Though the work now mentioned afforded the fairest opportunity for metaphysical investigation, yel the same penetrating turn, the same accuracy of discrimination, and the same closeness of reasoning, distinguish many of his other productions. Among these we might mention, particularly, his book on Original Sin, his Discourse on Justification, his Dissertation on the Nature of true Virtue, and that concerning the End for which God created the World. If the advocates of selfish virtue, and of universal restoration, will do themselves the justice to examine these Dissertations with candor and closeness, they may see cause to be of the author's mind. His other discourses are excellent, including much divin. ity, and tending above most that are published to awaken the conscience of the sinner, as well as to instruct and quicken the Christian. The sermon (preached at Enfield, 8th July, 1741,) entitled “Sinners in the hands of an angry God," was attended with remarkable impressions on many of the hearers. In his treatise, entitled “ An humble attempt to promote explicit agreement, and visible union of God's people in extraordinary prayer for the revival of religion," he shows great acquaintance with Scripture, and a remarkable attention to the prophetic part of it.

Mr. Edwards left a great number of volumes in manuscript, which he

wrote in a miscellaneous way on almost all subjects in divinity. This he did, not with any design that they should ever be published in that form, but for the satisfaction and improvement of his own mind, and that he might retain the thoughts, which appeared to him worth preserving, Some idea of the progress he had made, and the materials he had collected in this way, he gives in his letter to the trustees of the College, when assigning his reasons against accepting the presidentship. He had written much on the prophecies concerning the Messiah, on justification, the divinity of Christ, and the eternity of hell torments. He wrote much on the Bible, in the same way; penning his thoughts on particular passages, as they occurred to him in reading or meditation.

As the method he took to have his miscellaneous writings in good order, so as to be able with ease to turn to any particular subject, is perhaps as good as any, if not the best that has been proposed to the public; • some account of it is here given, for the use of young students who have not yet adopted any method, and are disposed to improve their minds by writing. He numbered all his miscellaneous writings. The first thing he wrote, is No. 1, the second, No. 2, and so on. And when he had occasion to write on any particular subject, he first set down the number, and then wrote the subject in large characters, that it might not escape his eye, when he should have occasion to turn to it. For instance, if he was going to write on the happiness of angels, and his last No. was 148, he would begin thus—149. Angels, their happiness. When he wrote what he designed, he would turn to his alphabetical table, and under the letter A, he would write, Angels, their happiness, if this was not there already, and then set down the number 149, close at the right hand of it. And if he had occasion to write any new thoughts on the same subject, if the number of his miscellanies were increased, so that his last number was 261, he would set the number 262, and then the subject as before. And when he had done writing for that time, he turned to his table, to the word angels; and at the right hand of the number 149, set down 262. By this means he had no occasion to leave any chasms, but began his next subject where he left off his last. The number of his miscellaneous writings ranged in this manner, amounts to above 1400. And yet by a table contained in a sheet or two of paper, any thing he wrote can be turned to at pleasure.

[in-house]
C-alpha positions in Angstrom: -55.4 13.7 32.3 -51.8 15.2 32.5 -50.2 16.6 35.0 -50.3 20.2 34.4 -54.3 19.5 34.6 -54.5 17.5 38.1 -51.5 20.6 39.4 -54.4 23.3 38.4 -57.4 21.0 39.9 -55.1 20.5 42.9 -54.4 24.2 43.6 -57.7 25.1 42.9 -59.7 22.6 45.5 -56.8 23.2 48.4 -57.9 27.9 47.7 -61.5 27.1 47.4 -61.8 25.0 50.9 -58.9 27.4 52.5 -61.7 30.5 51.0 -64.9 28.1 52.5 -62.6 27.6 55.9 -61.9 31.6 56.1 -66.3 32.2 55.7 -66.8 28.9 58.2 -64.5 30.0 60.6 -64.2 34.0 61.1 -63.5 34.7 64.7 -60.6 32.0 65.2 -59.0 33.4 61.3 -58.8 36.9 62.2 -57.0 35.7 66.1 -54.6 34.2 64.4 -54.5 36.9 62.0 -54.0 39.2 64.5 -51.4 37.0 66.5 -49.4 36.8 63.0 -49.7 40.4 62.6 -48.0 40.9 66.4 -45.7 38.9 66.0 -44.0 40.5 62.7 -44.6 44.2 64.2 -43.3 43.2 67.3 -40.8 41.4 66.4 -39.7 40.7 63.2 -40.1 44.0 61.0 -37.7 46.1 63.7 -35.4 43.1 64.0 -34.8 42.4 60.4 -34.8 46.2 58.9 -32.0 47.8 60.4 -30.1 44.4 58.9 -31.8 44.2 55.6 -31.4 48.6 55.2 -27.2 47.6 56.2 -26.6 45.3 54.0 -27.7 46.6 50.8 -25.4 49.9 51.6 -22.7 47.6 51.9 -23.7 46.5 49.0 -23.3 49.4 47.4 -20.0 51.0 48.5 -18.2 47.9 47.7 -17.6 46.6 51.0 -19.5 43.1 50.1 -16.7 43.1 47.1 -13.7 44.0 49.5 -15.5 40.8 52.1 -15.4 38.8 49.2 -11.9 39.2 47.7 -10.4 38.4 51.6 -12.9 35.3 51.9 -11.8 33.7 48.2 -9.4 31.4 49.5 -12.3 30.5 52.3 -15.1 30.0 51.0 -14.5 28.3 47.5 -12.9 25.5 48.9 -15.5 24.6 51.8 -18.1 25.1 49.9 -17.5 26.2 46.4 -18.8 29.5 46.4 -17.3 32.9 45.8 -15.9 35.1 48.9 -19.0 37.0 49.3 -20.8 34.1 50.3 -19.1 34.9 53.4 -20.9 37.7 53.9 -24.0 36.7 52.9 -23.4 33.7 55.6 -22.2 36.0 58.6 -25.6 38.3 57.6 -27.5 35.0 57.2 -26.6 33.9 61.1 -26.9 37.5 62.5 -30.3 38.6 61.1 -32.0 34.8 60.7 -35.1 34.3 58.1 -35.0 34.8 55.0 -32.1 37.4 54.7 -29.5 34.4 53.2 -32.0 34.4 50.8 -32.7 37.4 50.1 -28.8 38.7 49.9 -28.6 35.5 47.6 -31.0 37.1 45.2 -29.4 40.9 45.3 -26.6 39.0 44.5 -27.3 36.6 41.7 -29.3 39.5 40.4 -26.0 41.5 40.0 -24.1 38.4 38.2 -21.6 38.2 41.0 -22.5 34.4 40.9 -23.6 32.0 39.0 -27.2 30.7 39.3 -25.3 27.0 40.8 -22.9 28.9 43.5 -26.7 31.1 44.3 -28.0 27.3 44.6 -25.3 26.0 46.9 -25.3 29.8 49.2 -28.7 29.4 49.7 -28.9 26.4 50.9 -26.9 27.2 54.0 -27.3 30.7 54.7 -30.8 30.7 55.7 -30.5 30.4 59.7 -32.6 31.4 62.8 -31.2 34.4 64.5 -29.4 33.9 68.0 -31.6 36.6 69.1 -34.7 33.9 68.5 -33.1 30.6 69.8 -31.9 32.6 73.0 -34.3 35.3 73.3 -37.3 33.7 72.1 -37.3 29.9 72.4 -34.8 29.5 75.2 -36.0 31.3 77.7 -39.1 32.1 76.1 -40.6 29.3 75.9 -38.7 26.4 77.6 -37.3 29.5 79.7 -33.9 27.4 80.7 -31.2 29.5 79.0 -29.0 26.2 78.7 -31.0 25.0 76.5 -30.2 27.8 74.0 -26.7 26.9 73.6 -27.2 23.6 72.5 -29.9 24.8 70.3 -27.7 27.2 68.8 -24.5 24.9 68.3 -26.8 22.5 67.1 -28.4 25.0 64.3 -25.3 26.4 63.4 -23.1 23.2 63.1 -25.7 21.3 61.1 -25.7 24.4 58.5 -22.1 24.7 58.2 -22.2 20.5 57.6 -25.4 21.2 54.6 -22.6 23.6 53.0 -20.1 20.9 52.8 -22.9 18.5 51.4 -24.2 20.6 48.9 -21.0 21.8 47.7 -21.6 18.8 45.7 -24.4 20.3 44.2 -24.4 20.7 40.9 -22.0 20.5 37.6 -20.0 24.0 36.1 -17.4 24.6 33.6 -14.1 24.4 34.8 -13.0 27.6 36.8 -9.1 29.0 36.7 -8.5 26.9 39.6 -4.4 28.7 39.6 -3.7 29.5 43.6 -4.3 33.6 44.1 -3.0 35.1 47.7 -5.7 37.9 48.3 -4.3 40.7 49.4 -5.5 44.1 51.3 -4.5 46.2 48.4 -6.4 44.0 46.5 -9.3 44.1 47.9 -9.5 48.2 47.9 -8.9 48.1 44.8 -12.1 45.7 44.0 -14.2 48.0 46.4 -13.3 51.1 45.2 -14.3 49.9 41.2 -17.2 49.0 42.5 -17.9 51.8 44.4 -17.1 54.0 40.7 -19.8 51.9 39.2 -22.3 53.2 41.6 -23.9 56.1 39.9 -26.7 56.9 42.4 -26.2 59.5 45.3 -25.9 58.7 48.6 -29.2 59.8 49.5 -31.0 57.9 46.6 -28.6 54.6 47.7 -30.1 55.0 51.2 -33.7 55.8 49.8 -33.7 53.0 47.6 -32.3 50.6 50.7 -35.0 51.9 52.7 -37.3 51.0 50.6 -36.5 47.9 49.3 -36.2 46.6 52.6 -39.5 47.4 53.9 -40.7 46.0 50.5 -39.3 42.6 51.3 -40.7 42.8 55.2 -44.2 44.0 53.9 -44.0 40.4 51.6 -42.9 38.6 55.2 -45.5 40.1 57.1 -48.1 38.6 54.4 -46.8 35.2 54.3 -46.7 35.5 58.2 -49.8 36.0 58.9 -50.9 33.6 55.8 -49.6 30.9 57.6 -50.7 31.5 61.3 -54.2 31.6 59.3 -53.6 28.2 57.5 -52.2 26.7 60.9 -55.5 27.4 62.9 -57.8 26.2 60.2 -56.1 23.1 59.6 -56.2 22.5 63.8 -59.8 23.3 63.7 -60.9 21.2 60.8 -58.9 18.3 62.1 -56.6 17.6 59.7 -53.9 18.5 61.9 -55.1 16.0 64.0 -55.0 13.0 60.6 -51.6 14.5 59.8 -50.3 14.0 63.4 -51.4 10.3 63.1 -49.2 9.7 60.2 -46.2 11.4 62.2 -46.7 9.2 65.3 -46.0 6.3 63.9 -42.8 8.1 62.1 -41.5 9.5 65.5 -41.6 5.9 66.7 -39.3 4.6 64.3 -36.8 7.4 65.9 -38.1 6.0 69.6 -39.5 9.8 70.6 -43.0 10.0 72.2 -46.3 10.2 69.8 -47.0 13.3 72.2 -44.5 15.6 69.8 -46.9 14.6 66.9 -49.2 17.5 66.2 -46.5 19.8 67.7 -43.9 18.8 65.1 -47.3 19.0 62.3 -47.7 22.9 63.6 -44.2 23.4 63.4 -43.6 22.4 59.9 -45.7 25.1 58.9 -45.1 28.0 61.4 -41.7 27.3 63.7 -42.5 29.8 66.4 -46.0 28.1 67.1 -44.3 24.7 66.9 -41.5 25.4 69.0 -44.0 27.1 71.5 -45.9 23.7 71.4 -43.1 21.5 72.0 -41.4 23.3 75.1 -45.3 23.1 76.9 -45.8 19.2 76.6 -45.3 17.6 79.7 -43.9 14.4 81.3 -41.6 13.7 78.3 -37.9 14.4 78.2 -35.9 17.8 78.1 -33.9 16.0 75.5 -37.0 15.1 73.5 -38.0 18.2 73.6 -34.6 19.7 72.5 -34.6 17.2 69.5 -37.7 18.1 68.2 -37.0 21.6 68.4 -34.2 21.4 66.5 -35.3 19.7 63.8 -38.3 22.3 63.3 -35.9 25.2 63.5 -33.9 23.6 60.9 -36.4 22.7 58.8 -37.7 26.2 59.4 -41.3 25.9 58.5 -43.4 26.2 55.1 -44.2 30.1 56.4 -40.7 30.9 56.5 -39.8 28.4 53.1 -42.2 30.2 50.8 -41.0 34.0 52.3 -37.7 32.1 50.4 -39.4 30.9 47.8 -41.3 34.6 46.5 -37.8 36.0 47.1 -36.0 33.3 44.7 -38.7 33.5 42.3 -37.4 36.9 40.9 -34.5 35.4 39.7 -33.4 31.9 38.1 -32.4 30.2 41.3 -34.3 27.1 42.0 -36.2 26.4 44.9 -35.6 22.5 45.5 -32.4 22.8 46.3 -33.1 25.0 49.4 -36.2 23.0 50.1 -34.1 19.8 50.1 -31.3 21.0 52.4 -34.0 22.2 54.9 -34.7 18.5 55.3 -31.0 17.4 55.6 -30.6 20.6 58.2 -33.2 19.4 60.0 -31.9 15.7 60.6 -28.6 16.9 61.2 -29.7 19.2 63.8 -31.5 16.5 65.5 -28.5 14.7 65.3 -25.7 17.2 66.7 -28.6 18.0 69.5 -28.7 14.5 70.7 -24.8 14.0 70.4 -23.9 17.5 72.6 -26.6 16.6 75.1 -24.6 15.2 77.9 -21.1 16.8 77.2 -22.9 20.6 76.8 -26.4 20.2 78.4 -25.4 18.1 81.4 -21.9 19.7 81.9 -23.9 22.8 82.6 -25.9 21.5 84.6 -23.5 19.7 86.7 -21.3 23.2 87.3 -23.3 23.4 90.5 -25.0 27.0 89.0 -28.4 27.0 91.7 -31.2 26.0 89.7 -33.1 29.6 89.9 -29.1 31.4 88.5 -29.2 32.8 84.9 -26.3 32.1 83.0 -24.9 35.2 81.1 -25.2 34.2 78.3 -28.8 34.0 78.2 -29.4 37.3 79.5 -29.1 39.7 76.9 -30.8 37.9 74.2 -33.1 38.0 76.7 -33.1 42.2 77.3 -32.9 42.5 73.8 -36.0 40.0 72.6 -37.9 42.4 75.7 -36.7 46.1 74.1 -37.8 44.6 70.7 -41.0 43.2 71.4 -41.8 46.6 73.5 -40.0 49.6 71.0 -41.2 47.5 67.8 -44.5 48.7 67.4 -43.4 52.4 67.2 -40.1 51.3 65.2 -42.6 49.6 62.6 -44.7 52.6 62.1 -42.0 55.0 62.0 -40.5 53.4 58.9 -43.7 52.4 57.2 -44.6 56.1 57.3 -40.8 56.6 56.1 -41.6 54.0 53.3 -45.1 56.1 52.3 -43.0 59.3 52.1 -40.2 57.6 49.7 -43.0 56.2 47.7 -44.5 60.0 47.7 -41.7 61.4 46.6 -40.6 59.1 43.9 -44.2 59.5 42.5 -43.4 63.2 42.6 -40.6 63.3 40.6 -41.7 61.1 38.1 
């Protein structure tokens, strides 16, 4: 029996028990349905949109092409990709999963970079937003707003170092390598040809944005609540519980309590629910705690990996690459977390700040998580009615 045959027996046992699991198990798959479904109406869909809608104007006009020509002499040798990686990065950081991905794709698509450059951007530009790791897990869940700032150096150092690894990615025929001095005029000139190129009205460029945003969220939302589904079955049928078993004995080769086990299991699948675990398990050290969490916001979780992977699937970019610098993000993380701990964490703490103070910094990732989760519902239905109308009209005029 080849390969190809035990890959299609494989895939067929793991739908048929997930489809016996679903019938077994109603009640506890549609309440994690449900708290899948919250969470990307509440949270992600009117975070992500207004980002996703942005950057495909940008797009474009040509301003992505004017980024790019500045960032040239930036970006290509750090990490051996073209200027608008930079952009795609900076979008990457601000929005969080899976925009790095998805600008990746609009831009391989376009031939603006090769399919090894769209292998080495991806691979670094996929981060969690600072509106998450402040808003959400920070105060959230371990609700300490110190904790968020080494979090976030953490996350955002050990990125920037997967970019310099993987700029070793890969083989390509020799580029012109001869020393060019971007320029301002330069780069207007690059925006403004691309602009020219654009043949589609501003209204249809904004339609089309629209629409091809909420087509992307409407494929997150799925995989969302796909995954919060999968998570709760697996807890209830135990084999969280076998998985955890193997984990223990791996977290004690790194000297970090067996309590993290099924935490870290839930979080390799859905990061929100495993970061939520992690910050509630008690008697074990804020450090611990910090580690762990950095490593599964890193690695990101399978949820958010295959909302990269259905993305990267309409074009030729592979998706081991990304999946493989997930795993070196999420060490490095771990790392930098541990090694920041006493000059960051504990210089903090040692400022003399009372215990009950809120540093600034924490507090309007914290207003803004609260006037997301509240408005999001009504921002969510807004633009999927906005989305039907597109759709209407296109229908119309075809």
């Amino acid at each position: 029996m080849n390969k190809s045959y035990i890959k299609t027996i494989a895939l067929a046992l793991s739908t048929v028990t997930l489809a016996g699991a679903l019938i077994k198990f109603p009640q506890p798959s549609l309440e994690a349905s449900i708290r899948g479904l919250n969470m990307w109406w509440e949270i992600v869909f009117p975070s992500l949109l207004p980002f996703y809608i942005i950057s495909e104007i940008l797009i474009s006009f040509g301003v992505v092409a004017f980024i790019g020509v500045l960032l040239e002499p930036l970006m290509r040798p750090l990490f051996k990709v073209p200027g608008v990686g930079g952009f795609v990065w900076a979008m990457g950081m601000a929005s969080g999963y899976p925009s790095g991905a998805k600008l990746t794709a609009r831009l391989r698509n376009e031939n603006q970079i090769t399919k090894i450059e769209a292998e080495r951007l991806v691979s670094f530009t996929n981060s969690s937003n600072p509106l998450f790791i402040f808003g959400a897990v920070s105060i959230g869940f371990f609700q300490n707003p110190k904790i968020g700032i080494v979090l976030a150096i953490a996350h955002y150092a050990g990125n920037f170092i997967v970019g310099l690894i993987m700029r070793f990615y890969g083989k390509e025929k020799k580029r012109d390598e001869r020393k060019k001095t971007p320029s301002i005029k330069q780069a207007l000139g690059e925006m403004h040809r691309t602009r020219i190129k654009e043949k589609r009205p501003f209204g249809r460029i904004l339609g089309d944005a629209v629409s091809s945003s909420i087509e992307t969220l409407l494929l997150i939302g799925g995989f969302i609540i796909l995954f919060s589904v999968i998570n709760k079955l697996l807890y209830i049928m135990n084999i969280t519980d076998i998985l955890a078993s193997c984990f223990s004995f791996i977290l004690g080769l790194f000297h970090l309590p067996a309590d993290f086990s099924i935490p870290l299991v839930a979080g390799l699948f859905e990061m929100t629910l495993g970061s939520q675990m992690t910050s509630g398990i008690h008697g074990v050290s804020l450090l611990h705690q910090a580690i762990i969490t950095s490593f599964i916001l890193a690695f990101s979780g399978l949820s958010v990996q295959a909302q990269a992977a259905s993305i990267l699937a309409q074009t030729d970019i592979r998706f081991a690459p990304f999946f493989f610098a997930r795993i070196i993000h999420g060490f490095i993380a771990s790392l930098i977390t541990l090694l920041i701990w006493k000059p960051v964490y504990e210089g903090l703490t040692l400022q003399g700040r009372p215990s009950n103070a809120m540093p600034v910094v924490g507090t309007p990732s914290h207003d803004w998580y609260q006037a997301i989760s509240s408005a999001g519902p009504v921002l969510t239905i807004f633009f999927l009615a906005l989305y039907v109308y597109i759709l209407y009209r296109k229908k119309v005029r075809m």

A just picture of this eminent servant of God, is given in the following expressive lines, taken from The Triumph of Infidelity, an ingenious, satirical poem, ascribed to Dr. Dwight, President of Yale College.

" But, my chief bane, my apostolic foe,
In life, in labors, source of every wo,
From scenes obscure did Heav'n his Edwards call,
That moral Newton, and that second Paul.
He, in clear view, saw sacred systems roll,
Of reasoning worlds, around their central soul;
Saw love attractive every system bind,
The parent linking to each filial mind;
The end of Heaven's high works resistless show'd ;
Creating glory, and created good,
And in one little life the gospel more
Disclos'd than all earth's myriads kenn'd before.*

. The reader will consider this proposition as poetically strong, but not as literally accurate,

Beneath his standard, lo! what numbers rise,
To care for truth, and combat for the skies!
Arm'd at all points, they try the battling field.
With reason's sword, and faith's ethereal shield.”

The inscription upon the stone which is over the grave of Mr. Ed. wards in Princeton, composed originally by President Finley, has been very obligingly sent on by a particular friend, and is here gratefully insert. d as the close of these Memoirs.

M. S.

Reverendi admodum viri,
JONATHAN EDWARDS, A. M. Collegii novæ Cæsariæ

Natus apud Windsor, Connecticutensium, V Octobris,

Patre Reverendo Timotheo Edwards oriundus,

Collegio Yalensi educatus,
Apud Northampton Sacris initiatus XV Februarii,

Illinc dimissus XXII Junii MDCCL

Et munus Barbaros instituendi accepit,
Præses Aulæ Nassovicæ creatus XVI Februarii MDCCLVII.
Defunctus in hoc vico XXII Martii sequentis, S. N.

Ætatis LV. heu nimis brevis

His jacit mortalis Pars.
Qualis Persona quæris, Viator?

Vir, Corpore procero, sed gracili,
Studiis intensissimis, Abstinentia, et Sedulitate

Ingenii Acumine, judicio acri, et Prudentia,

Secundus nemini Mortalium.
Artium liberalium et scientiarum Peritia insignis,
Criticorum sacrorum optimus, Theologus eximius,

Ut vix alter æqualis; disputator candidus.

Fidei Christianæ Propugnator invictus,
Concionator Gravis, Solennis, Discrimians ;

Et, Deo favente, Successu

Pietate præclarus, moribus suis severus,

Ast aliis æquus et benignus,
Vixit dilectus veneratus
Sed ah! lugendus

Quantos Gemitus discedens ciebat !
Heu Sapientia tanta ! heu Doctrina et Religio!
Amissum plorat Collegium, plorat et Ecclesia :

At, eo recepto, gaudet

Abi, Viator, et pia sequere Vestigia.